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The Southeast Missourian
 9 October 1992
 Ron Fournier
 Associated Press

Bill Clinton said Thursday that President Bush had “sunk to a new low” in making a campaign issue of his college trip to Moscow and overseas war protests of two decades ago.  Bush kept up his attack, saying he could not understand how someone could demonstrate abroad “when our kids are dying halfway around the world.”

“I just think he’s desperate,” Clinton said before leaving Little Rock, Ark., for Missouri to prepare for Sunday’s leadoff presidential debate.  “I felt real sad for Mr. Bush yesterday.  Here we are on our way to debate the great issues facing this country and its future and we’ve descended to that level.”

Bush said Wednesday night on CNN that Clinton should “level with the American people on the draft, on whether he went to Moscow, how many demonstrations he led against his own country from a foreign soil.”

Returning to the subject on Thursday night, Bush said, “I simply for the life of me cannot understand how someone can go to London, another country, and mobilize demonstrations against the United States of America when our kids are dying halfway around the world.

“The issue here isn’t patriotism,” Bush insisted in a speech in Houston, televised nationwide by satellite to Republican fund-raisers around the country.  “You can demonstrate all you want here at home.  … But I can’t understand someone mobilizing demonstrations in a foreign country when poor kids drafted out of the ghettoes are dying in a faraway land.  You can call me old fashioned but that just does not make sense to me.”

In Greensburg, Pa., Clinton’s running mate, Al Gore, punned away the president’s suggestion that there was something untoward about Clinton’s student trip to Moscow.  Bush, he said, had resorted to an “October surmise.”

But Clinton and his aides were once again put to explaining his involvement in actions that marked his generation.  The Arkansas governor has repeatedly denied allegations that he pulled strings to avoid the Vietnam draft, and his campaign had appeared to ride out that controversy when Bush raised the ante.

The Democratic candidate has said he did protest the Vietnam war and did visit Moscow on a college vacation, but he has bristled at Bush’s attempts to suggest there was something wrong – even unpatriotic – in his actions.

Clinton, then 23, was studying in England when he took a 40-day trip by himself through the Netherlands, Denmark, Norway, Sweden, Finland, the Soviet Union and Czechoslovakia in late 1969 and early 1970, according to his campaign.

He took a train from Helsinki to Moscow, arriving on New Year’s Eve and staying for about a week, the campaign said.

Clinton said Thursday he “mostly was just a tourist” in Moscow.  He said he visited a friend of a friend at a Moscow university and talked to American tourists.

He said he did not talk to government officials – or to KGB agents as far as he knew.  The reference to Soviet security forces was in answer to Republican Rep.  Robert Dornan of California, who has wondered aloud whether Clinton’s visit was “handled” by the KGB.  Dornan had been trying for more than a week to make the Moscow trip a campaign issue when Bush did just that on CNN’s “Larry King Live.”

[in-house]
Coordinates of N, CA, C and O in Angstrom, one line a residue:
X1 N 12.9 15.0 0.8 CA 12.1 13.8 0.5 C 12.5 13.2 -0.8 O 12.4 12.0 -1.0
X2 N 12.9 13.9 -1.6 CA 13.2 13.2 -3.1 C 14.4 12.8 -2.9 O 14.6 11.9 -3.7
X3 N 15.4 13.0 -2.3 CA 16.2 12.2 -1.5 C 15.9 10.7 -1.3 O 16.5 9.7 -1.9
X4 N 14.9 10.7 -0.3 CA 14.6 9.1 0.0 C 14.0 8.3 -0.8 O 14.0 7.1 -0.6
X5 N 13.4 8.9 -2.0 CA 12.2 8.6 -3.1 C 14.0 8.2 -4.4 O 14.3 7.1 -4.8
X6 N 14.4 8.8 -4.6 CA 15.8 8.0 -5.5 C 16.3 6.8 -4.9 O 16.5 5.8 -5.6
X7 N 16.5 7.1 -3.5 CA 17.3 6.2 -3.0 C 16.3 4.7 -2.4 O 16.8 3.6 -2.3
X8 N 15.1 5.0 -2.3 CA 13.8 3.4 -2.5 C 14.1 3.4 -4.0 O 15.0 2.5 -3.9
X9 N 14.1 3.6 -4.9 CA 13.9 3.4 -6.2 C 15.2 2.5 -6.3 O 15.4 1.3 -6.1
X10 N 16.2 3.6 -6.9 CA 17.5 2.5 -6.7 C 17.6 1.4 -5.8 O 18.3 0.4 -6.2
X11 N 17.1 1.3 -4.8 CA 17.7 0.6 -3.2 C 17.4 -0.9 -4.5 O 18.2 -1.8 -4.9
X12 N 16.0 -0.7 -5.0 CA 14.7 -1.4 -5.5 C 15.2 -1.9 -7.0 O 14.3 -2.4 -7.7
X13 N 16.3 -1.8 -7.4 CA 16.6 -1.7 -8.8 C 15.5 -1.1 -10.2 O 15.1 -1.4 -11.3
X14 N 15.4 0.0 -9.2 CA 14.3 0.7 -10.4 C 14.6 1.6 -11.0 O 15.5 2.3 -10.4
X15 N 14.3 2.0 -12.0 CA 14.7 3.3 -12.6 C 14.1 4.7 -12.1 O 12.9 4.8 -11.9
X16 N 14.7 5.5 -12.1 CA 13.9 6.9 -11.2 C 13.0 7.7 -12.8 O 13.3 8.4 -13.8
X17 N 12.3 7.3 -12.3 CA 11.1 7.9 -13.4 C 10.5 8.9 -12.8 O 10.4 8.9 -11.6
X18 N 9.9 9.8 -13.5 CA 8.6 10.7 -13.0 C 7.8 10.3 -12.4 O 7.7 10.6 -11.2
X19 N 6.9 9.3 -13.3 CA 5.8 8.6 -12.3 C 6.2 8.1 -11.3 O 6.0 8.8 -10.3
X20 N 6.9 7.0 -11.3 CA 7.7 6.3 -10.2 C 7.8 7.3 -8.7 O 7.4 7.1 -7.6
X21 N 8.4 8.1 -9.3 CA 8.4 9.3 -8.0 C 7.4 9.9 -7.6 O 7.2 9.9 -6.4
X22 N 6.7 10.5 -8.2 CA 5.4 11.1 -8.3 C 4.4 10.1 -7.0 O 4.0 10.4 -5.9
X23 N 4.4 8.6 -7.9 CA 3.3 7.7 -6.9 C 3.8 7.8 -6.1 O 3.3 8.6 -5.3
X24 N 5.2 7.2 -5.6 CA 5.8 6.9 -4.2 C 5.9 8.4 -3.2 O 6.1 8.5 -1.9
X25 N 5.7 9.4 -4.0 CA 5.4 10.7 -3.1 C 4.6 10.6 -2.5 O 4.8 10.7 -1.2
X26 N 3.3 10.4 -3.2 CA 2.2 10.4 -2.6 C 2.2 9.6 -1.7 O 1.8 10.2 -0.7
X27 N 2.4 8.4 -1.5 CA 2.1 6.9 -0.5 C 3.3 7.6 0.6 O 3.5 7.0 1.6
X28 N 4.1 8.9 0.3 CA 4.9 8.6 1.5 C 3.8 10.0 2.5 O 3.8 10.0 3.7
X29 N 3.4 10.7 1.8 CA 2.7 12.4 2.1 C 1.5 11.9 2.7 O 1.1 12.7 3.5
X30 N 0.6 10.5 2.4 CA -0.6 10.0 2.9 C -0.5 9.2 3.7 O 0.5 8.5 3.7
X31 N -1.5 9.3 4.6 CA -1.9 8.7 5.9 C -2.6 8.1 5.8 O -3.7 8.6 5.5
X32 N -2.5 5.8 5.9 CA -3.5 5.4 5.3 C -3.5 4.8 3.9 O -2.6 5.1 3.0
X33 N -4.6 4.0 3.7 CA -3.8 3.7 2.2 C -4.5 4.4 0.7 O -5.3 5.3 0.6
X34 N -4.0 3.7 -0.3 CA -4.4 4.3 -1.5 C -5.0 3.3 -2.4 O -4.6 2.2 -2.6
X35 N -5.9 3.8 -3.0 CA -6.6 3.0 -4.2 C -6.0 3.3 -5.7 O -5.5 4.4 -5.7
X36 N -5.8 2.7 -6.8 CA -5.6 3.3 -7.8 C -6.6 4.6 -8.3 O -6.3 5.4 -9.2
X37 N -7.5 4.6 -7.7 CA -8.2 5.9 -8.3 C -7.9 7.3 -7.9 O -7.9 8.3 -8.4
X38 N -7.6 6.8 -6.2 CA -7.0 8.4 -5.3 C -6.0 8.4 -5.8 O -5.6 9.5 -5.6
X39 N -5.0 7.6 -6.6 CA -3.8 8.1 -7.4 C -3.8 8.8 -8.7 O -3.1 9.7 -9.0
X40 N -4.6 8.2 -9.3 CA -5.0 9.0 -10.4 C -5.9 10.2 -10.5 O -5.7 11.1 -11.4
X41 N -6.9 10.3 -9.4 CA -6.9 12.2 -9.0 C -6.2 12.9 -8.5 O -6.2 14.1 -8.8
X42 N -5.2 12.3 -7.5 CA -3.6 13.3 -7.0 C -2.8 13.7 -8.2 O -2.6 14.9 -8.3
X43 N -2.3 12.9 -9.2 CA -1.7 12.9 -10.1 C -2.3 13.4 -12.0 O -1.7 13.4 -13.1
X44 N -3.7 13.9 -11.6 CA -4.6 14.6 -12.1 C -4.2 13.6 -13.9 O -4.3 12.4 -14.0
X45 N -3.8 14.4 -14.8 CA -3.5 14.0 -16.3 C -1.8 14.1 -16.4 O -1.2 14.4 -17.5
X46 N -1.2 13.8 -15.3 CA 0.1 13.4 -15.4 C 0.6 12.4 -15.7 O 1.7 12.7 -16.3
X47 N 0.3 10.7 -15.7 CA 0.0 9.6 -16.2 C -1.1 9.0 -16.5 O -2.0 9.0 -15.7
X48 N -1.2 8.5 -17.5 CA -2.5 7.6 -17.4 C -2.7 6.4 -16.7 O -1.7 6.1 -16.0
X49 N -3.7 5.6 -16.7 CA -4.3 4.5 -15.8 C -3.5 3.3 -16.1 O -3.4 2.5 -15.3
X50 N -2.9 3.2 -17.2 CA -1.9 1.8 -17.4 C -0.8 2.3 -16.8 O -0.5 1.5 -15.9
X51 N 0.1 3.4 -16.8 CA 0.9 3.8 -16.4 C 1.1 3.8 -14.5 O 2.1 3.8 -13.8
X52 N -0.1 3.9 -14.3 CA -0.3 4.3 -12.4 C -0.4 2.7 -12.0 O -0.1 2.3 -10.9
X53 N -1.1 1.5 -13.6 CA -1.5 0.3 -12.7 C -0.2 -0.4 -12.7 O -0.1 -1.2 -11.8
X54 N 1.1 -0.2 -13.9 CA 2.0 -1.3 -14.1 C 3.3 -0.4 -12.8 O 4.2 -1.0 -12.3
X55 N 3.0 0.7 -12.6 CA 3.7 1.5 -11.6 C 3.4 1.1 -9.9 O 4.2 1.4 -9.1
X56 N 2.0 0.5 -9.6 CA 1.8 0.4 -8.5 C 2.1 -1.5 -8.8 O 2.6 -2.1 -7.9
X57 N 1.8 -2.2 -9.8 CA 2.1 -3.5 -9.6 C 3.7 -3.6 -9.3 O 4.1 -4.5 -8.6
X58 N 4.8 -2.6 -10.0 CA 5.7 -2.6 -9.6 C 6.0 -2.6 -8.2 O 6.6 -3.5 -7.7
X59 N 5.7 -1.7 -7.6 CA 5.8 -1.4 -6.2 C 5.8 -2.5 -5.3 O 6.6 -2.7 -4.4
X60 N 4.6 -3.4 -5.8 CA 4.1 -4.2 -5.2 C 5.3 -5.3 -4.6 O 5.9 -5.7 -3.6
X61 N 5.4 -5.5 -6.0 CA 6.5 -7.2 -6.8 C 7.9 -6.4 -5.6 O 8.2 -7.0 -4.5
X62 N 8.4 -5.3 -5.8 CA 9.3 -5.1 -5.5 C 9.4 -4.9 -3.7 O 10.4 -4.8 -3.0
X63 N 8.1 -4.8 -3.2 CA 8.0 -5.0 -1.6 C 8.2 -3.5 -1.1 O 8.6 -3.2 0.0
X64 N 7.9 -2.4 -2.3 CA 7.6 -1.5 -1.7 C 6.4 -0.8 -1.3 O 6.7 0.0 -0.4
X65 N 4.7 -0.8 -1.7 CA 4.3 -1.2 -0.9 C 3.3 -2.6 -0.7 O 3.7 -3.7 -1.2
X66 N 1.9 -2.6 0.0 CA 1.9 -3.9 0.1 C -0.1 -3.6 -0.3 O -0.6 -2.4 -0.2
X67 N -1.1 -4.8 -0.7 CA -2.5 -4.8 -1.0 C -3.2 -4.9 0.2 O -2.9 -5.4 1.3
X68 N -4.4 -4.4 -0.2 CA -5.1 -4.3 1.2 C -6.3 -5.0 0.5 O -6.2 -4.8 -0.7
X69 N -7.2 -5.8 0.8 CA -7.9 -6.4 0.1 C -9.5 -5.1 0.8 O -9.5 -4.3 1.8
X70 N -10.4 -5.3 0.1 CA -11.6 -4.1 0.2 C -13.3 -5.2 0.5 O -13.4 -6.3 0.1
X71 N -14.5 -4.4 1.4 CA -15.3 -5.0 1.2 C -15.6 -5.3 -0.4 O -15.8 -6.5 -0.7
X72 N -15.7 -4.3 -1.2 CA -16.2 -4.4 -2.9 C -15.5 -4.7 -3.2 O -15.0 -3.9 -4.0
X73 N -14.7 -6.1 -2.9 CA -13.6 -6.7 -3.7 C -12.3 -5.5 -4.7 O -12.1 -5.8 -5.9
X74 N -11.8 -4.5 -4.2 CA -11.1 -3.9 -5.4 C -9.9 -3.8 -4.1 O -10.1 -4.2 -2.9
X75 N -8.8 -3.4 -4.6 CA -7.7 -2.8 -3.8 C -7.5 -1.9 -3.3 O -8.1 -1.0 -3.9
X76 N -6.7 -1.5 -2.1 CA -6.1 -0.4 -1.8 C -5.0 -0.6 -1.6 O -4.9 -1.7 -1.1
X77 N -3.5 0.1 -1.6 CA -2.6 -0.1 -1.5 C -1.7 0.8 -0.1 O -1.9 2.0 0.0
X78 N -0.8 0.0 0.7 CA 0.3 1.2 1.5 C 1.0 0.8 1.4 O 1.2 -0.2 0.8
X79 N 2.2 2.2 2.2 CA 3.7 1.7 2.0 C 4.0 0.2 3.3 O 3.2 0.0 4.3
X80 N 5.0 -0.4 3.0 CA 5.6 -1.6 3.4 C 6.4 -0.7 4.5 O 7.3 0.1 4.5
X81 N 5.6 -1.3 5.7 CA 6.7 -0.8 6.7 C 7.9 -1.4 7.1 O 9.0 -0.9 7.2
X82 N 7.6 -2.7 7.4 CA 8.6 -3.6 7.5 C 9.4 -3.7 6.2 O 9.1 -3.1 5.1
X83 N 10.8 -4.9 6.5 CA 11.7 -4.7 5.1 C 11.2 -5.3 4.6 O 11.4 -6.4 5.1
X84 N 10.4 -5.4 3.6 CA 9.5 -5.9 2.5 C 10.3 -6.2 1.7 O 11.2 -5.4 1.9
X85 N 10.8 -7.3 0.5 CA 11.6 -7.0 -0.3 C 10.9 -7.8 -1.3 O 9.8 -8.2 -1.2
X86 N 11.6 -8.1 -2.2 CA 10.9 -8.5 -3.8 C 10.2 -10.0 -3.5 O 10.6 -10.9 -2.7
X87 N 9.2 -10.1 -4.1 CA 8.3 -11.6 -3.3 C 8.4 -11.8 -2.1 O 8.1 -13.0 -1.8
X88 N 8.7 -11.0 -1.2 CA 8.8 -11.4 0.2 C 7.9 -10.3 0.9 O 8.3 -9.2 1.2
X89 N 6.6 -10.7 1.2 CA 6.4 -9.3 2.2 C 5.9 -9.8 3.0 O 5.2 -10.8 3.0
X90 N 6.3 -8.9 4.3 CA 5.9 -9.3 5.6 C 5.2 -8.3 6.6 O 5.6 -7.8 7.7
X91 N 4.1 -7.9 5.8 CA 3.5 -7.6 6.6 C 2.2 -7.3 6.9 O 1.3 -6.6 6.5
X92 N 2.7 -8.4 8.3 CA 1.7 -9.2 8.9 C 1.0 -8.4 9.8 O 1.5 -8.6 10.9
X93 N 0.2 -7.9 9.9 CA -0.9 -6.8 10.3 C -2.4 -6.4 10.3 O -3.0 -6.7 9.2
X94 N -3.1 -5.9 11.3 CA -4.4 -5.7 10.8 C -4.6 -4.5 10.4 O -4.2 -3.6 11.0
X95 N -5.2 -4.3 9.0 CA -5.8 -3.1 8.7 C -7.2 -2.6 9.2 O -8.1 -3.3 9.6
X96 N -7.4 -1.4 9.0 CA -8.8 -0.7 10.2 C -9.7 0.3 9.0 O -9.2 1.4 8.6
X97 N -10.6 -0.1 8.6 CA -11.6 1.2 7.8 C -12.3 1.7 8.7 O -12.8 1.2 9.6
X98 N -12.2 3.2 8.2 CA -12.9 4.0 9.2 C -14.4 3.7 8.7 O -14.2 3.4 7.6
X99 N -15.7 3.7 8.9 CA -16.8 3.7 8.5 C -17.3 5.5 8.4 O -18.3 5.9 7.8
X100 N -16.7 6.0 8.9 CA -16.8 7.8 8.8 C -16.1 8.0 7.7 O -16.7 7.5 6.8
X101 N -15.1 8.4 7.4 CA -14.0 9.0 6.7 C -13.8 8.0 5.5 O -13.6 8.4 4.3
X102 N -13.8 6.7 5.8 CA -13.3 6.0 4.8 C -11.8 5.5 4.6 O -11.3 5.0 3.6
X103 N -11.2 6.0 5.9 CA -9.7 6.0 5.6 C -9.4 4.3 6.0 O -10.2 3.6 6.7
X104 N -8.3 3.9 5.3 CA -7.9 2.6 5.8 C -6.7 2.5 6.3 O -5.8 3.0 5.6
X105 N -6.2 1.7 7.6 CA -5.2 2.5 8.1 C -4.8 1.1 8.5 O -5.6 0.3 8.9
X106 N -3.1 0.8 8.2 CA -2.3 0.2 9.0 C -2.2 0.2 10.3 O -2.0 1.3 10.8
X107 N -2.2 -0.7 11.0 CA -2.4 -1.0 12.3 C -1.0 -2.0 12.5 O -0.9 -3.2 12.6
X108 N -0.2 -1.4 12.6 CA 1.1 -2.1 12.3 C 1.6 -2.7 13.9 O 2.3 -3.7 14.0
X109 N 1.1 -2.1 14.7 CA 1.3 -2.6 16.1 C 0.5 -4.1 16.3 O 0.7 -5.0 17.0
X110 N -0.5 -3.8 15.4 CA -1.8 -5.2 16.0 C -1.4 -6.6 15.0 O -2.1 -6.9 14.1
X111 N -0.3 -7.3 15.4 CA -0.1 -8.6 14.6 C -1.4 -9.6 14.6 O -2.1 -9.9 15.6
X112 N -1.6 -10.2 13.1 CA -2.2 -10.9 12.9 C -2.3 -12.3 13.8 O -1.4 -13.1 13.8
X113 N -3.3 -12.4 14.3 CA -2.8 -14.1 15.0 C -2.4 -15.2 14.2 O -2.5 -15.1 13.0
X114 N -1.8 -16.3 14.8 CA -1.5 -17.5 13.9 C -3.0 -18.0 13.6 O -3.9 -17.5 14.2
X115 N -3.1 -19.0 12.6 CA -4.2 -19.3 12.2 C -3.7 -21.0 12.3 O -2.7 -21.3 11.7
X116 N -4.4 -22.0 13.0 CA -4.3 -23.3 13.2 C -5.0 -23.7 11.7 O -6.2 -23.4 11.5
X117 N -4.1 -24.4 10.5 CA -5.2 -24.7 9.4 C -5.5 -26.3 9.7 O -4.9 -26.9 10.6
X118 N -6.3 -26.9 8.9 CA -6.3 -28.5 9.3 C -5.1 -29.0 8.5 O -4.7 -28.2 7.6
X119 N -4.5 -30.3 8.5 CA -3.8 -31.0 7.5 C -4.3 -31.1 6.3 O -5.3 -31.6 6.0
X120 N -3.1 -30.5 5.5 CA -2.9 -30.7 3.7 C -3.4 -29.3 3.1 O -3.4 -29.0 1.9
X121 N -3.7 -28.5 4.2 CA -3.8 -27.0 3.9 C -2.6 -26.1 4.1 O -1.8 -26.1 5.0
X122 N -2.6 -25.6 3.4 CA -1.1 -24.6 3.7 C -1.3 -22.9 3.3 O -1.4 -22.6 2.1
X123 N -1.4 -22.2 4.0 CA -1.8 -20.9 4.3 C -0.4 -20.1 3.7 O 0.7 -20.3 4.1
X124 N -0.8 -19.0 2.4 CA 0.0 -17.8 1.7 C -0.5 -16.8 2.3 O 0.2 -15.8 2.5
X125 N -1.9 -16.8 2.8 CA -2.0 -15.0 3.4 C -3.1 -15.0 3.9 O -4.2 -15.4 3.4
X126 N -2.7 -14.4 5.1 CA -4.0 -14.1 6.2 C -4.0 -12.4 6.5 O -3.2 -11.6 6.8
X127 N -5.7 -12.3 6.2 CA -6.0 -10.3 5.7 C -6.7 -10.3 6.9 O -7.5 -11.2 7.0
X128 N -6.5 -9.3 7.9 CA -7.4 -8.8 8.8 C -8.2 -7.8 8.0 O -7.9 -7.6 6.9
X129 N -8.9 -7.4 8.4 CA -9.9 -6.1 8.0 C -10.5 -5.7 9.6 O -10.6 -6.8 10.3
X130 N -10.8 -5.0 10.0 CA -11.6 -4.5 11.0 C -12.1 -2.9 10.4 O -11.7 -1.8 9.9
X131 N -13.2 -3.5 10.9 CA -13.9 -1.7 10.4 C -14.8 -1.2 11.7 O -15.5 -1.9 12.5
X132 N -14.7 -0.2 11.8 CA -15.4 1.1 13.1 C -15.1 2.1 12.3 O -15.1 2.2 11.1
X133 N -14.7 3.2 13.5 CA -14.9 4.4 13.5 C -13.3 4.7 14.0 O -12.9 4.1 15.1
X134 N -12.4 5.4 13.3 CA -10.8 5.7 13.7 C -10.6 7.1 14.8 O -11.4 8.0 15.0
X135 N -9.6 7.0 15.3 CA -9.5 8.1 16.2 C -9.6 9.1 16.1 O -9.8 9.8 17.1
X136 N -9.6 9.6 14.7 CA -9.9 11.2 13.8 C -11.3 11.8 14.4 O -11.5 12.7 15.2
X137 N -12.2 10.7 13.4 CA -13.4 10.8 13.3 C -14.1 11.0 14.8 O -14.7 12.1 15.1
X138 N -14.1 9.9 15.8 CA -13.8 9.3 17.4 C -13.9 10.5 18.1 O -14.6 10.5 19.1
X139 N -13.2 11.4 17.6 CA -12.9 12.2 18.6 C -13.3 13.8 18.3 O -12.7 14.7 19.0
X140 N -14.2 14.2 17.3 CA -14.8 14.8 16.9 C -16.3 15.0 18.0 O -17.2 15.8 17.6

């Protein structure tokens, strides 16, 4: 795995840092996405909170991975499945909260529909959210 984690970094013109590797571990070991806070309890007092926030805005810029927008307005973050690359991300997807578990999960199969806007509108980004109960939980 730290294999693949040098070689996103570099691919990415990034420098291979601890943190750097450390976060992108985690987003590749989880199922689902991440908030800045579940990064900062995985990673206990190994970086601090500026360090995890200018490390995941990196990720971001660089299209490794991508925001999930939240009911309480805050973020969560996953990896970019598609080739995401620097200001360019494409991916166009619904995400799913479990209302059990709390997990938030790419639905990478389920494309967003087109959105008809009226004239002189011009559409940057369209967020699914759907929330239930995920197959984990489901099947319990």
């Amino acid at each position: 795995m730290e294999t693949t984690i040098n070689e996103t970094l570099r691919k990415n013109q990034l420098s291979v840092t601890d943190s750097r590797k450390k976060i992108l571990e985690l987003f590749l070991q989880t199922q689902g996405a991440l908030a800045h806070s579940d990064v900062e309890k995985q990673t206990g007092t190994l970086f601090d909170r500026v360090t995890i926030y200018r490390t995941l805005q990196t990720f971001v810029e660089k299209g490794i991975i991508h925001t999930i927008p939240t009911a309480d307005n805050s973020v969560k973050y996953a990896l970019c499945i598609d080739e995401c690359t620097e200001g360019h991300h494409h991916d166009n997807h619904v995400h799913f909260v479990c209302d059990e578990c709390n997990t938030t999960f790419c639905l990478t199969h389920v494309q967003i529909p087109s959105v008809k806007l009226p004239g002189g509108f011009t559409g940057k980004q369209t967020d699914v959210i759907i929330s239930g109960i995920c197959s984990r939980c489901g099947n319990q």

“Most of the people I met over there were very anti-government, anti-communist folks,” Clinton said.

His last stop was Czechoslovakia, where Clinton said he visited the parents of an Oxford University classmate.  He said the family was opposed to communism, and “that was the first rumoring I had … that some day communism would collapse in eastern Europe.”

Two fellow Rhodes scholars said the scholars were expected to travel, and many did visit the Soviet Union.

Clinton said he and other Americans demonstrated against the Vietnam War at the American Embassy in London and helped organize a “teach-in” at the University of London.

“I was opposed to the war and was an outspoken opponent of the war.  Everybody knows that,” Clinton said.

The Rev. Richard McSorley, a Jesuit priest whom Clinton says he spent a day with on the European trip, mentioned Clinton’s anti-war activities in his 1978 book “Peace Eyes,” and said Thursday that Clinton did not do anything un-American.

“Only if you have crazy people around who think it is unpatriotic to pray for the lives of American soldiers in Vietnam or who think that the only way of expressing patriotism is to kill people,” McSorley said.

Clinton said he did not draw a distinction between protests on American soil and protests in foreign countries.

“There were a lot of Americans there,” Clinton said.

In Washington, meanwhile, Democrats rushed to Clinton’s support.  Sen. Bill Bradley of New Jersey said Bush’s tactic “is called McCarthyism.”

And Sen. John Kerry of Massachusetts, a Vietnam veteran who came home to become an anti-war activist, said, “It is a sad day when the president of the United States is willing to sully another man’s reputation and challenge his patriotism merely to get elected.  It leaves us wondering whether indeed the only promise this president is willing to keep is his promise to do anything to get re-elected.”

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